Colombian trade unions lead major rallies for social reforms and peace

Colombian trade unions are leading major rallies across the country today, Wednesday 27 September, to show support for the progressive government’s social reforms and peacebuilding policies. In towns and cities, trade unionists will be joined by social organisations, students and pro-peace activists as they attempt to present a united front to concerted opposition among the conservative wing of congress to the government’s reform agenda.

The three major reforms presented in congress – to existing health, pensions and labour legislation and structuring – have faced varying obstacles to their passing into law, as opponents of the Historic Pact coalition tied to longstanding economic and political elites seek to block the proposals. The labour reform suffered a defeat in June, when it was shelved due to the lack of a quorum, raising serious concerns over its future. Unions back the reform, drafted under Minister of Labour Gloria Ramírez, a former trade union leader, as vital to tackling high levels of inequality, exploitation and job insecurity.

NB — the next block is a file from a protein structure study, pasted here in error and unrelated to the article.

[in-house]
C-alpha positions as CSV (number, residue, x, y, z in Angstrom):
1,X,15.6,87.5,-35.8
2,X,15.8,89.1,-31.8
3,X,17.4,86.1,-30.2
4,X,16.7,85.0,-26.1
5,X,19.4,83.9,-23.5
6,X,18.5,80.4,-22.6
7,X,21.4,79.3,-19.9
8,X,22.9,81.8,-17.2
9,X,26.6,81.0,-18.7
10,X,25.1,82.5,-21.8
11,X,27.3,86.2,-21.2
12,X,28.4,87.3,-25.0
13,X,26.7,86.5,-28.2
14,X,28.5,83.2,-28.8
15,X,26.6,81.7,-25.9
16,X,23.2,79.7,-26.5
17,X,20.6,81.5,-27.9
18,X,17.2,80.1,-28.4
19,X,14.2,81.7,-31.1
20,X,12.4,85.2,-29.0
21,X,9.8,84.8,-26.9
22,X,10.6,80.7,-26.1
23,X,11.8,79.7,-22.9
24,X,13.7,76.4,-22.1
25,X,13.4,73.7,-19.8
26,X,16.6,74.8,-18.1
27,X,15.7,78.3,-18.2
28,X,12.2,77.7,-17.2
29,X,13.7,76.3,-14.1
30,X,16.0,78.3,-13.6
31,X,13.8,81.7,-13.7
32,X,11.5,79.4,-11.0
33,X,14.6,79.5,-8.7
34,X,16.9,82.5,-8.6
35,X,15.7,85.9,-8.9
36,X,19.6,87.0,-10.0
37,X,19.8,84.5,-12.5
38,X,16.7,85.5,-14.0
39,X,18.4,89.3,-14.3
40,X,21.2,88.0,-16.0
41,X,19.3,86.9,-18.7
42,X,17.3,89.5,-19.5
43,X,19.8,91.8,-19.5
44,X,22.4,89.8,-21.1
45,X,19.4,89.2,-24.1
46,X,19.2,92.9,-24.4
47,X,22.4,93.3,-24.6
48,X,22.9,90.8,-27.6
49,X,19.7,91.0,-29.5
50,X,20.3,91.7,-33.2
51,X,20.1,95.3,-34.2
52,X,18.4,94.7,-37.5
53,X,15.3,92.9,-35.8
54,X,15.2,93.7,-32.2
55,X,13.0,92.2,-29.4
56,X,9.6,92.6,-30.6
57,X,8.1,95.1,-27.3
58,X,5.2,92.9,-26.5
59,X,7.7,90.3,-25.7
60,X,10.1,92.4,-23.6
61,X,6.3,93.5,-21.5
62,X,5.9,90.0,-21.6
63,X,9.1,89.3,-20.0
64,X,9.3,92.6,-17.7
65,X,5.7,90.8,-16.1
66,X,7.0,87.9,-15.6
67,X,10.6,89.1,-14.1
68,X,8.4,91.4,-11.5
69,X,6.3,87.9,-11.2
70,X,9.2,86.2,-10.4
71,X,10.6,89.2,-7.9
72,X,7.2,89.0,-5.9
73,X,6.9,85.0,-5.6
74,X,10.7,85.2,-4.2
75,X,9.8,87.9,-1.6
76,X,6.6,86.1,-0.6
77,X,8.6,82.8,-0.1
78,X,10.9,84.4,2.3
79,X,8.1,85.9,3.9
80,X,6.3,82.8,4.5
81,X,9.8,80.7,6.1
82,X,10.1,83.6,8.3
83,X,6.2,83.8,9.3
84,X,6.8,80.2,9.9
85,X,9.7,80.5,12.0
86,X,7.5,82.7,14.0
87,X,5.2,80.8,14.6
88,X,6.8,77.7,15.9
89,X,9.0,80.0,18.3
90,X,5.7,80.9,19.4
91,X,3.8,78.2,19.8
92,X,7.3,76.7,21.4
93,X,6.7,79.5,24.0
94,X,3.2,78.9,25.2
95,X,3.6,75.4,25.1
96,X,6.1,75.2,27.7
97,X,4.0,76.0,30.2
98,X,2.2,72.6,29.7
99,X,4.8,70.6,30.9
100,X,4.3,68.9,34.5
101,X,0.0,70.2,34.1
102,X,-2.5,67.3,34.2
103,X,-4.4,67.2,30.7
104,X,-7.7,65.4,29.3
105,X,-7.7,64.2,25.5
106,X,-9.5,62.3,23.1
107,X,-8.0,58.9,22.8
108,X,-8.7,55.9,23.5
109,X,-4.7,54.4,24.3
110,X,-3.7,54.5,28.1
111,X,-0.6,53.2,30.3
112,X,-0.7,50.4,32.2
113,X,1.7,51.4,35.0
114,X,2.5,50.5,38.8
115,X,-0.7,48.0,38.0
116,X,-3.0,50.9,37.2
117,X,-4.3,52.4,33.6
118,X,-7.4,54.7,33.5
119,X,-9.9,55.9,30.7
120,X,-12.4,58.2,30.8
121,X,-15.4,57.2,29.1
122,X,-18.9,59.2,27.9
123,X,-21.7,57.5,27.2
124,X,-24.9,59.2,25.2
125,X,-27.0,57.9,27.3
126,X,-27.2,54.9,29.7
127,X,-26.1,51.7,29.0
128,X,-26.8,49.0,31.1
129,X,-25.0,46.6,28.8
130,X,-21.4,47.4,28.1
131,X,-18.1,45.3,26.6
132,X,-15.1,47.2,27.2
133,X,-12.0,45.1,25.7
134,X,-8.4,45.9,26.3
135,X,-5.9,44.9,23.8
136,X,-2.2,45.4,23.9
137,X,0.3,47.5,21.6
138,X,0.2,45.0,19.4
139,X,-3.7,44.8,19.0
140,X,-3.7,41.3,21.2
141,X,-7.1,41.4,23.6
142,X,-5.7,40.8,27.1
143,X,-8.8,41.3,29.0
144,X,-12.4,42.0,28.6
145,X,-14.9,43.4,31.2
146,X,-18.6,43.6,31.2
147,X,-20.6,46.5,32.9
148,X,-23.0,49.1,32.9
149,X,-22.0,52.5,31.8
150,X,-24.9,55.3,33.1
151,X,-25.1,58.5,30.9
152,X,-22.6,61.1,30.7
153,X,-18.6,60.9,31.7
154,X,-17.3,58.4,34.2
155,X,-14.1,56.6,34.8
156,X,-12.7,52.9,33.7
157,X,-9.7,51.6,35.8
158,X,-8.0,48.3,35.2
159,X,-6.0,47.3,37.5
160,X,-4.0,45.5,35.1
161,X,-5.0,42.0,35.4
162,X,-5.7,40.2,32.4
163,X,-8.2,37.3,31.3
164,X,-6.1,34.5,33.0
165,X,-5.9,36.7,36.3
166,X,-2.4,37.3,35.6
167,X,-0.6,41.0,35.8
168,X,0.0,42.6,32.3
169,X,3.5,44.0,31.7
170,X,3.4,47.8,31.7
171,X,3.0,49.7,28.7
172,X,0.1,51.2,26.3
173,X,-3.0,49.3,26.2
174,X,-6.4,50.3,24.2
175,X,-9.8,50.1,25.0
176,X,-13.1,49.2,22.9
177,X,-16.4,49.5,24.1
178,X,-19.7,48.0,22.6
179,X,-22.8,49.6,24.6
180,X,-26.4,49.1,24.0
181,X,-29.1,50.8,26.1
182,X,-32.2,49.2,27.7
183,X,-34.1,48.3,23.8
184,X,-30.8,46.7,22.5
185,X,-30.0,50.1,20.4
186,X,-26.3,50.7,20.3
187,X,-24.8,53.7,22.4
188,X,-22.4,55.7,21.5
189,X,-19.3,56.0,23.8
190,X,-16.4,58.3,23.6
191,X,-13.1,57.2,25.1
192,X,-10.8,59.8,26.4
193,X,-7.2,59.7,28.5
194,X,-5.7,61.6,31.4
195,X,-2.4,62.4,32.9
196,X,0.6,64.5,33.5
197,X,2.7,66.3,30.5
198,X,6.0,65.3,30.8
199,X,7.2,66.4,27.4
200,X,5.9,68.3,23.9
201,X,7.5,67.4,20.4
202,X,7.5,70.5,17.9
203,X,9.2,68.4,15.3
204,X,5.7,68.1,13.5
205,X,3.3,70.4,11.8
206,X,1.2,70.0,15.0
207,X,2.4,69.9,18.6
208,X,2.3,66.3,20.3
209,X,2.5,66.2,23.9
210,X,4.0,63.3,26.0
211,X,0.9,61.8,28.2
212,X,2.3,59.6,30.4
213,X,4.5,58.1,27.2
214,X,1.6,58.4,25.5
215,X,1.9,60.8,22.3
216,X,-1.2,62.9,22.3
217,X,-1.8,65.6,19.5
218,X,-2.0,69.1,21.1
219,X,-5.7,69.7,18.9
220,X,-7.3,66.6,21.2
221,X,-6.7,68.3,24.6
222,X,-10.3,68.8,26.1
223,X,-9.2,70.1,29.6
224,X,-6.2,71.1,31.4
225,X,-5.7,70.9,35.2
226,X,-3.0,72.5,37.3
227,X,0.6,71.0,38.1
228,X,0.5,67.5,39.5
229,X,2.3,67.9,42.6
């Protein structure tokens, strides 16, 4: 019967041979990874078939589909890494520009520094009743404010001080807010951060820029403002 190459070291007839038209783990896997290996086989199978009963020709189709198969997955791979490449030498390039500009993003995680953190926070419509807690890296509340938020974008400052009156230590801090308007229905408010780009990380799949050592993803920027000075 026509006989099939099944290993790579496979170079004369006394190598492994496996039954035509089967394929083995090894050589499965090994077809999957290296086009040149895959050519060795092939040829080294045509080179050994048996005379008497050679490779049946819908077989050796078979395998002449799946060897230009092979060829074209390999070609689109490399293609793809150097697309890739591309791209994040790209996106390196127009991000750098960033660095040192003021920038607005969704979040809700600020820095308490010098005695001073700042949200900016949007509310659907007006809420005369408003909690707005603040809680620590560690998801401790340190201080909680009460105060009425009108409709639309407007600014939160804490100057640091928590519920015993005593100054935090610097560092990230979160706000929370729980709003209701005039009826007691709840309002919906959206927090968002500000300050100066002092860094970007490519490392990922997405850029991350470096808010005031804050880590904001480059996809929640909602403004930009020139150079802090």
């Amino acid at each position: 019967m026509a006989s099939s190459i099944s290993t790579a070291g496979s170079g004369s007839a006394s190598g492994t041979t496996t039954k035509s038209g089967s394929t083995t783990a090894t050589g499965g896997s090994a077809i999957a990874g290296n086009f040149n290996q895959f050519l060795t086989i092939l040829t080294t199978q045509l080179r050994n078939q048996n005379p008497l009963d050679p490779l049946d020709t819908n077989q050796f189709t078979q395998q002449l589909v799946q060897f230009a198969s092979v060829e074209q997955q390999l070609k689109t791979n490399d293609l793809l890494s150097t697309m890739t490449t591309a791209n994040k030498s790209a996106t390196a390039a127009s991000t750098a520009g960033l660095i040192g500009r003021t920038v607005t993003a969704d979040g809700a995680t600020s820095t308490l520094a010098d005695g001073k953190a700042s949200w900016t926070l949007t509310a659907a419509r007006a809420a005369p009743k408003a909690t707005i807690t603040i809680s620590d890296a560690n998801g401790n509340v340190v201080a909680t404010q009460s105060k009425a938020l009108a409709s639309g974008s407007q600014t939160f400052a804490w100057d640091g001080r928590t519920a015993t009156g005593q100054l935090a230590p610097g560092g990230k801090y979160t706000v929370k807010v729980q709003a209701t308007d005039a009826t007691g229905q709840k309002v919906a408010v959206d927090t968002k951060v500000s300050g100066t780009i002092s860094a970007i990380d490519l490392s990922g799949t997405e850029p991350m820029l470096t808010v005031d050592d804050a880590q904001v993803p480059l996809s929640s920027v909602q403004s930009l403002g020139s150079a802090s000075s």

Today’s mobilisations are also intended to signal mass support for the Total Peace policy which promotes the pursuit of negotiated settlements with armed groups, several of which have expanded since the 2016 peace agreement with the FARC. While talks with the National Liberation Army (ELN), the country’s largest guerrilla movement, are progressing, and the government recently agreed a ceasefire with the Estado Mayor Central (EMC) dissident group, many regions of the country continue to experience violent conflict and human rights violations on a large scale.

In a statement encouraging people to join the rallies, Colombia’s largest trade union federation, the CUT, said the social reforms ensure ‘the recovery of rights that advance the quality of life of Colombians’, and that the mobilisations are intended to ‘support the main policies promoted by President Petro such as peace, democracy and against corruption’.